The weather analogy is apt here too: if today the temperature in New York spikes to 120 degrees, is anyone going to change their estimate of what they expect the temperature to be on Aug. 22? Probably not.

This is what makes trading VIX puts and calls that have more than a couple of days until expiration more of a futures play than a play on the spot volatility index.

In your case, if you bought puts on 7/11 when the VIX topped out at 17.91, you saw the VIX drop 1.00 yesterday, but the Aug futures drop only 0.29. Why? Because the VIX
futures were predicting an 8/22 VIX of 16.10 on 7/11 -- and one day's price action did little to change the collective thinking.

There is a graph in the first link below that provides some visual clues for what I am trying to say.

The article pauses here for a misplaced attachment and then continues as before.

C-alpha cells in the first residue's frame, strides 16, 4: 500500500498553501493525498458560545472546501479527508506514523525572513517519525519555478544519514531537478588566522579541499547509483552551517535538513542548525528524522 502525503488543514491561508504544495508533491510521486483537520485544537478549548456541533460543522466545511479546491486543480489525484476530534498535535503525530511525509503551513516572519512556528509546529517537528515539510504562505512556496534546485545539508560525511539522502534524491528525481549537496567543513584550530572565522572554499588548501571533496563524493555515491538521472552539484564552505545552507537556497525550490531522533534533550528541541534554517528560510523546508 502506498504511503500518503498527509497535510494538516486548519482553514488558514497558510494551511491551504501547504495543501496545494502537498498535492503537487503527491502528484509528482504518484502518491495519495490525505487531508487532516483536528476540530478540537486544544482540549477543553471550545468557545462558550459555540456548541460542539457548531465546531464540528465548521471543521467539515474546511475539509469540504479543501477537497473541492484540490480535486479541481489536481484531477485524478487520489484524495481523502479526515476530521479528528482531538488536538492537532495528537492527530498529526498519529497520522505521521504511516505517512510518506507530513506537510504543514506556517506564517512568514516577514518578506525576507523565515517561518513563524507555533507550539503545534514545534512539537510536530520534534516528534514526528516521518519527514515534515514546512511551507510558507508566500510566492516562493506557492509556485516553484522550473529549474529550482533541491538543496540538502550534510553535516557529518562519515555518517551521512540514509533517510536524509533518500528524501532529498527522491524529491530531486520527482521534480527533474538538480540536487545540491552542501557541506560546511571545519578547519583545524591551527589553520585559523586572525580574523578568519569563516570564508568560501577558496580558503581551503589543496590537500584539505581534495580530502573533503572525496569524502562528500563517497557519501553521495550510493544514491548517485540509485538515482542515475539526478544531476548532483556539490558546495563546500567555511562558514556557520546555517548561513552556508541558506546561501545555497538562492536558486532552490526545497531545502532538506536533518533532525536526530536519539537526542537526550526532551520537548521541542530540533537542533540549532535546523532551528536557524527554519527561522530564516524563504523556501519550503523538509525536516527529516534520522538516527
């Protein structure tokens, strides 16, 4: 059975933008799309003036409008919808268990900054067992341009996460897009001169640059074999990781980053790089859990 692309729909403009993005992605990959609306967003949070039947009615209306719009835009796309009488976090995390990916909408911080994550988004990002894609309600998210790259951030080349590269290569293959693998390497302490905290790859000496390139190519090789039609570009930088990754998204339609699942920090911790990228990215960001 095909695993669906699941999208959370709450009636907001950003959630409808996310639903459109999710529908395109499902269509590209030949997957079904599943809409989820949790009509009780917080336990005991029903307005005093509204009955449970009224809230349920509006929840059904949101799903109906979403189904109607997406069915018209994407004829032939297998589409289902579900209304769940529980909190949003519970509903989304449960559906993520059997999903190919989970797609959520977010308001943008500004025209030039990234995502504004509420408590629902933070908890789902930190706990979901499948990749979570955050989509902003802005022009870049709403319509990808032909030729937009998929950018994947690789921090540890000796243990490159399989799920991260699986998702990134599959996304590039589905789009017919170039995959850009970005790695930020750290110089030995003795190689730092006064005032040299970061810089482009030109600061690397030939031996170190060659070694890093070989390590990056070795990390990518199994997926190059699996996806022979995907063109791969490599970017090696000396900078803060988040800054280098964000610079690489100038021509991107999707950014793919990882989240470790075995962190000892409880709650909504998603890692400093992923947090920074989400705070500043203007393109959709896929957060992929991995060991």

You may be interested in reading up on VIX Futures: The One Picture to Remember and VIX Futures Starter Kit for some additional background.

That's the shortish answer; I hope it helps.

Cheers and good luck with the puts,

-Bill

Bill said...

Methods for beating the market on a "risk-adjusted" basis are literally falling off of trees. If you're interested, email me for a method that keeps you in the market 66% of the time while matching the S&P 500 from Jan '66 to today. I've got another that comes pretty darn close with far fewer trades (2 per 3 years) and in-market 74%.

My vote's for generously beating buy and hold with less volatility, or stomping buy and hold in the fucking nuts with as much volatility as I can take - anything less, and why bother?

Trading Goddess said...

Bill,

As I used that pic for the "volume" of her lower half, I did not pay that close attention to the top! hehe Wow! I am hoping you were the only one who noticed before I swapped pics. whew!

I.L. said...

Thanks Bill.
I liked that chart.
Is there any way to get VIX futures chart data?